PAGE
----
by Kevin Burton
To me, Hank Aaron has been the Major League Baseball homerun king since 1974. He is still the man.
I have never acknowledged steroid cheat Barry Bonds as anything but an all-around jerk with baseball skills.
Did you know Aaron played one season in the Negro Leagues? Major League baseball announced in December it would include Negro League statistics as official major league stats.
I’ve mostly heard positive things about this. I’m not sure how much good this does years after the fact. Most of the men who starred in the separate and unequal leagues are long since dead and can not enjoy their belated recognition.
The stats being included by MLB are from 1920 to 1948. The stats I am most interested in including are from 1952. That year, Aaron played shortstop for the Negro League Indianapolis Clowns at age 18, hitting 22 home runs.
Adding those 22 home runs to the all-time totals would lift Aaron from 755 to 777 or 15 more than the surly cheater Bonds.
Part of me wants to make this into a big crusade, but I’ve stopped putting credence into MLB states long ago. The steroid era did that for me.
Steroids are still in play by the way, just not to the extent they were after the 1994 strike.
But one way or another, Aaron is the man, whether you count those 22 Indianapolis home runs or not.
I remember being in fifth grade and my teacher letting us put the Braves-Reds opening day game on the radio. That was because Aaron was one short of tying Babe Ruth’s record of 714 dingers.
But we tuned in too late. Aaron had already tied the Babe with a three-run homer off Jack Billingham.
A few nights later The Braves hosted Los Angeles and our house parent at the school for the blind let us hear that game on radio. We got to listen as Aaron connected off Dodger left hander Al Downing for 715.
The blind school had segregated all three of us black kids into one room at the cottage. My classmate Tom Lee and I exploded in celebration when we heard Aaron hit that home run.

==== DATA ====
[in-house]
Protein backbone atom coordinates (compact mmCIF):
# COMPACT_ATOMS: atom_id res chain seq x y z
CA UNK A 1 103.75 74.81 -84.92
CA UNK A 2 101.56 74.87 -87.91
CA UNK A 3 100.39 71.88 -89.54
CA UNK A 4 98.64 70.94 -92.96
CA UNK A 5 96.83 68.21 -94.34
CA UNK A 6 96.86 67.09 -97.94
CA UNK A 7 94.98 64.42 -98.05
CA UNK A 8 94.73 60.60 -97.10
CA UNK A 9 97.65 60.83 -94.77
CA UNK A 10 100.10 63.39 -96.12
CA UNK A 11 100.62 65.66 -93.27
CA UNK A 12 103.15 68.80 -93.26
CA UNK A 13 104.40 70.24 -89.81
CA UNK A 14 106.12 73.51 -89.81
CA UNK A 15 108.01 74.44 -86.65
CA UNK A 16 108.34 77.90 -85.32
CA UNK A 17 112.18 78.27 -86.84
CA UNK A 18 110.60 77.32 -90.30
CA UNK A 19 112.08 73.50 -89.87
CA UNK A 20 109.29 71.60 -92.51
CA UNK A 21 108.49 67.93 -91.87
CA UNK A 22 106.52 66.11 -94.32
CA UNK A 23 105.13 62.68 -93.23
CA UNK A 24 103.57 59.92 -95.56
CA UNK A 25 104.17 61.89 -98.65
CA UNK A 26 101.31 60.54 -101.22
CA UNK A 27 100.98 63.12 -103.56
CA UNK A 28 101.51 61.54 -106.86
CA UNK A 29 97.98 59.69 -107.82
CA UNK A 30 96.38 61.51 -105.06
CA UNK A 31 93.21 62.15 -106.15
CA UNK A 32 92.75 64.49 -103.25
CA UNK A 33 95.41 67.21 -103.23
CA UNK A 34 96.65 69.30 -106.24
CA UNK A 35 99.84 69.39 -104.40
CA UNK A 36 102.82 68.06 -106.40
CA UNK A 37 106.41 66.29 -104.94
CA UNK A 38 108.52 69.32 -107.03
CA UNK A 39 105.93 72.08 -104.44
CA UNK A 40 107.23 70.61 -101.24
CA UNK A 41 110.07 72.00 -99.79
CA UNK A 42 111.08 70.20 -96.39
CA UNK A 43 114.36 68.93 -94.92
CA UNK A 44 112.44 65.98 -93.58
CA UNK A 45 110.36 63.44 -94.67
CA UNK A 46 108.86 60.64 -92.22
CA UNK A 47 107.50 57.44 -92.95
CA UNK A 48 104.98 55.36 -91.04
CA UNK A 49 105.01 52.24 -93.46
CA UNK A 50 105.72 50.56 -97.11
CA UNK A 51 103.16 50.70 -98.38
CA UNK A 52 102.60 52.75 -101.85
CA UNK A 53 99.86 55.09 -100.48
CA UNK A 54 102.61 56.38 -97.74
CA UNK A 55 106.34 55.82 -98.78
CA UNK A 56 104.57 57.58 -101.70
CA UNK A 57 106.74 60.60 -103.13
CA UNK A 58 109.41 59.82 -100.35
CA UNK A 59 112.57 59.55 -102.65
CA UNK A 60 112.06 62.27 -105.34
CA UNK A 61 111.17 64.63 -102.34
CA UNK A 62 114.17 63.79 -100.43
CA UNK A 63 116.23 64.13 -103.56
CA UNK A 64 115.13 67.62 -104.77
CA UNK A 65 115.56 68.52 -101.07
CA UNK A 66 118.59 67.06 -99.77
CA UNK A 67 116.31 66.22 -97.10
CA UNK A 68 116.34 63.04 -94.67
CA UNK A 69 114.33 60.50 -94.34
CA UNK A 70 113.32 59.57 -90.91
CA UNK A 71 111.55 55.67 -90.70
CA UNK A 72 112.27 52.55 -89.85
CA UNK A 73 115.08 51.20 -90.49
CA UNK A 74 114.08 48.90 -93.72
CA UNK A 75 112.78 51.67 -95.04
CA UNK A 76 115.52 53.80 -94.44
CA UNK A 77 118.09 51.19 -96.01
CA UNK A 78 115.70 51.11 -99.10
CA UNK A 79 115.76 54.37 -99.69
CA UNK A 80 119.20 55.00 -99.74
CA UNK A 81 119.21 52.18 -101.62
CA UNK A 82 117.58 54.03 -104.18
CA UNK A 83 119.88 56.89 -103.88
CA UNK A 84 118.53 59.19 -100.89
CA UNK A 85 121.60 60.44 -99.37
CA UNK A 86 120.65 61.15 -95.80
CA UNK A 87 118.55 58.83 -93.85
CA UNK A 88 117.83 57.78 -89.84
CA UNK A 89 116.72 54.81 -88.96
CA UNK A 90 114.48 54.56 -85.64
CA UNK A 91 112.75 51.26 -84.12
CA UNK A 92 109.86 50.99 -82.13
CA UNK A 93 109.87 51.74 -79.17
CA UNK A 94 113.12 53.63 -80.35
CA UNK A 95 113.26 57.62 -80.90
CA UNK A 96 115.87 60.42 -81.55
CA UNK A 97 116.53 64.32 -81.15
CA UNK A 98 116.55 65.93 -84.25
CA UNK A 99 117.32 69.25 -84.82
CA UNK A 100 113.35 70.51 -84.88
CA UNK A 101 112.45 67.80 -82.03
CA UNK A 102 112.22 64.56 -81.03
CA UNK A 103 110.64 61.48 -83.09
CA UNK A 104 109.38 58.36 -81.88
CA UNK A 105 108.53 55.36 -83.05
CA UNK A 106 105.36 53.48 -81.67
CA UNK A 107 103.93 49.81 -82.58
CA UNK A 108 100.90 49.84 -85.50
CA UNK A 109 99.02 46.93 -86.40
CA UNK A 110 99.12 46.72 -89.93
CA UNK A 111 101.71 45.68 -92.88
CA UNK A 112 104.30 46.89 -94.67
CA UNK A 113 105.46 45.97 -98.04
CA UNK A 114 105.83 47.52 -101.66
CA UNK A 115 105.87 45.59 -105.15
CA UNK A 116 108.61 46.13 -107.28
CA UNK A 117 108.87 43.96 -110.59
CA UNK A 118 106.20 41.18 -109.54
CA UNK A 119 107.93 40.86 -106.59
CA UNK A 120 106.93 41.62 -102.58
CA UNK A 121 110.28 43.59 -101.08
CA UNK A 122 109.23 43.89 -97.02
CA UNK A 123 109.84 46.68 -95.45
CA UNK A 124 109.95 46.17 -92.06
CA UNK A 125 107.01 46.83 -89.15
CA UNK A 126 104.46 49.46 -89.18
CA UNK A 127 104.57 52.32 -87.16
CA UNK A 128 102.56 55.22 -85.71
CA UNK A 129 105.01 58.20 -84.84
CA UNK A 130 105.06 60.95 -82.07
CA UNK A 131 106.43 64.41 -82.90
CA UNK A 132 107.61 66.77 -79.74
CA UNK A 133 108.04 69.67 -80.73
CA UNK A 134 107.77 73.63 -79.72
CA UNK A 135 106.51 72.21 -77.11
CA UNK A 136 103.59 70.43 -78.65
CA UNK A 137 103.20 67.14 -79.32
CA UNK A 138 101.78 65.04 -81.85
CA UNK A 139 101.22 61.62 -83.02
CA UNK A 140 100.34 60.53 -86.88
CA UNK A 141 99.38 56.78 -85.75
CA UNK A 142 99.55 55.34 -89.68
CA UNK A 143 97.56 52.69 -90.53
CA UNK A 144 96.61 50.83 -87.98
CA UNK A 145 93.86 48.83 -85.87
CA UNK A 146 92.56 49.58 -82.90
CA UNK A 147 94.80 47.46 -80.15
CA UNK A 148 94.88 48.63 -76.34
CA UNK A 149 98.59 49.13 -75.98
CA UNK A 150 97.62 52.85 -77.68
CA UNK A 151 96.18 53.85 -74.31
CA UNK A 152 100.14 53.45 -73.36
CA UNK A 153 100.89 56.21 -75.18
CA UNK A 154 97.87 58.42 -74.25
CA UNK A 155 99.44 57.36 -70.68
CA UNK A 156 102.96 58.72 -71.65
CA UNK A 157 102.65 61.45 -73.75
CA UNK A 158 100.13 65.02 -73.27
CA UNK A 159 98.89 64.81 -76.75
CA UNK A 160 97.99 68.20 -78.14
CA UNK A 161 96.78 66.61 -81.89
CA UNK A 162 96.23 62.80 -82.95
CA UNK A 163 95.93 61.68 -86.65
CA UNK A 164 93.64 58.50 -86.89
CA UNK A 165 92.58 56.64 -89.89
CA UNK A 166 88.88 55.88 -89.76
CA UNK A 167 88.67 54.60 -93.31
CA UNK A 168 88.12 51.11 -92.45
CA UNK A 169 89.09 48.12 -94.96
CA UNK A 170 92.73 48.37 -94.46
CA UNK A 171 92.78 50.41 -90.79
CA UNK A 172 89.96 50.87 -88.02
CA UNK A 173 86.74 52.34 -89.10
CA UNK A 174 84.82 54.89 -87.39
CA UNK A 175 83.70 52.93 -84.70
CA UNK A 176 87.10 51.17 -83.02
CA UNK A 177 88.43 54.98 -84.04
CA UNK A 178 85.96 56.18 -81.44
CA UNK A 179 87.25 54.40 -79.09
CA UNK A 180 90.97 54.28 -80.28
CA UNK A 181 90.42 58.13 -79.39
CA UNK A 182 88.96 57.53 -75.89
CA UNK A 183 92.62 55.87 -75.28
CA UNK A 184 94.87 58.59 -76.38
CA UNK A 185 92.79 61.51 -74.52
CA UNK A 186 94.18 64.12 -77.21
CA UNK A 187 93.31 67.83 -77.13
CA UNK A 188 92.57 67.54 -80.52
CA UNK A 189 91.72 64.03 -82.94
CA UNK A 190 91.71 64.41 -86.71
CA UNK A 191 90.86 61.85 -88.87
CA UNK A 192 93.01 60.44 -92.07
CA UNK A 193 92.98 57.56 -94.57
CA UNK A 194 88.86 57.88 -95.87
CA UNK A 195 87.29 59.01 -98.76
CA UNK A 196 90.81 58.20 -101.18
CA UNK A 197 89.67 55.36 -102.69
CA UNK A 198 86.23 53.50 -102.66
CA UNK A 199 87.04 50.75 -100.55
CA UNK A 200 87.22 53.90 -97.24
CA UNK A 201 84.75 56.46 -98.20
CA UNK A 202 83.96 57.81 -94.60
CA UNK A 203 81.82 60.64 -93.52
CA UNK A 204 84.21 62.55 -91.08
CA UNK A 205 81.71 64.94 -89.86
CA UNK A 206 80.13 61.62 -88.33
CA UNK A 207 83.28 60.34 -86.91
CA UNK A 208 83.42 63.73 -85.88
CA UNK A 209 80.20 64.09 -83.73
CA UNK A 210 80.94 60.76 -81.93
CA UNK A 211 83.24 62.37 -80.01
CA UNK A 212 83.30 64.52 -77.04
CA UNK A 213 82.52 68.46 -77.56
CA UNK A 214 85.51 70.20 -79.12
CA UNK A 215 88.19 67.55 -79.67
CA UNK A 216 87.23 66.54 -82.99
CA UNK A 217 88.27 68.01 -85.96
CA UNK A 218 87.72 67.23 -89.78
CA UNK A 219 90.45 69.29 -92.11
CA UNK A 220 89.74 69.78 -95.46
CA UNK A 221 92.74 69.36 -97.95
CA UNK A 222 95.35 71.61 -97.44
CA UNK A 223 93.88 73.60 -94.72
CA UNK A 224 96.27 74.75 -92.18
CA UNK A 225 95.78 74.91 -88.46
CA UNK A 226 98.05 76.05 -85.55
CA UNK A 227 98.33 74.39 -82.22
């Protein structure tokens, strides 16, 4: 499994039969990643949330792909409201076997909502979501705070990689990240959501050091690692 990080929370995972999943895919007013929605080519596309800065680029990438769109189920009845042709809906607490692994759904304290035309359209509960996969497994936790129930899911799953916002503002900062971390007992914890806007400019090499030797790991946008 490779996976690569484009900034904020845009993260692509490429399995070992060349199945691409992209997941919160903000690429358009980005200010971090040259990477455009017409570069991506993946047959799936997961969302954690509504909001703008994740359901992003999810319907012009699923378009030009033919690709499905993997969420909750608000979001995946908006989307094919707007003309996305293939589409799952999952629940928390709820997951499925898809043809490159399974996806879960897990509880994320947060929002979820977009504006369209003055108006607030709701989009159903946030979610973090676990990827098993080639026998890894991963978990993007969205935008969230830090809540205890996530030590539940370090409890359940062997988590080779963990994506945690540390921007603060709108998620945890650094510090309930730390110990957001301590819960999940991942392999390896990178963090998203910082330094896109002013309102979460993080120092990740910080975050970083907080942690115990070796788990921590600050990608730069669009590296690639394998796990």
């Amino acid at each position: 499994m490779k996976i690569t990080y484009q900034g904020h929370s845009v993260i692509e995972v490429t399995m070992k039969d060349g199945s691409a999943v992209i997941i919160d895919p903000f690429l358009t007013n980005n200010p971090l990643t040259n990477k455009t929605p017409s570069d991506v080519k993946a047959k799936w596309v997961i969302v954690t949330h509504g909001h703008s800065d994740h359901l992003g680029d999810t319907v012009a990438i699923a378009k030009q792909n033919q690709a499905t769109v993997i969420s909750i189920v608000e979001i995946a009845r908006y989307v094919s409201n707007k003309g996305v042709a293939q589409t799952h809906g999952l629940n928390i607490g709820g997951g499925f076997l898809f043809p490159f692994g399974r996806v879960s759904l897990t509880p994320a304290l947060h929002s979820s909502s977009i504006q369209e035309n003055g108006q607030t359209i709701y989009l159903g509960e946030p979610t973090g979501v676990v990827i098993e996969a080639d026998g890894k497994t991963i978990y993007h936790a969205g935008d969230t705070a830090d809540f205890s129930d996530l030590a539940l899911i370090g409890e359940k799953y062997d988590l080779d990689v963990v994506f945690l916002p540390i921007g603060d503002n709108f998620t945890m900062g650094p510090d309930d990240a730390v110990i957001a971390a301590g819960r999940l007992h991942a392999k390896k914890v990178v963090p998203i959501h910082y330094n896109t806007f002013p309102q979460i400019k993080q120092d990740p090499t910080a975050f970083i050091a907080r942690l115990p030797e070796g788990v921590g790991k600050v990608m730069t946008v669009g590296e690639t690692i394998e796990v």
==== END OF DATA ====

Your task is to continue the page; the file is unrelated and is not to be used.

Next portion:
Our house parent said, “all right, if you can’t settle down we’ll just turn the ball game off…”
We said nothing then, but found each other the next morning and said to each other, well yeah you can turn it off now!
This was an all-time record, but once Aaron touched home plate, it turned back into Braves-Dodgers April baseball. It was the kind of game where Larvell Blanks might play. Who needed to hear that?
Aaron is set to turn 87 on Feb 5.
Among the Negro League stats that will be included by MLB are those for Clarence Charles “Pint” Isreal, or as we called him Uncle Pint. He was my uncle by marriage.
Wikipedia has his name spelled correctly as “Isreal.” The Negro League encyclopedia that I have spells it wrong as “Israel,” like the country. Perhaps subsequent editions made the correction.
Uncle Pint played for the Newark Eagles and Homestead Grays between 1940 and 1947. He was far from a star, a right-handed batter, an infielder with speed but no power. He was a good fielder but a mediocre hitter.
His biggest moment was getting a pinch-hit single for the Eagles off Satchel Paige of the Kansas City Monarchs to help win the 1946 Negro League World Series.
I always liked Uncle Pint but nobody told me he was a ballplayer until after he died in 1987. I’m sorry I never got the chance to ask him questions about “the show,” but he was quiet, not inclined to brag a lot.
I have an autographed picture of him I found online. His right arm blocks the team name on the front of his jersey so I’m not sure if he was with the Eagles or the Grays then.
He travelled the country playing the game he loved just as I did in beep baseball. I’d like to think he’d be with me in honoring Hank Aaron as the homerun king.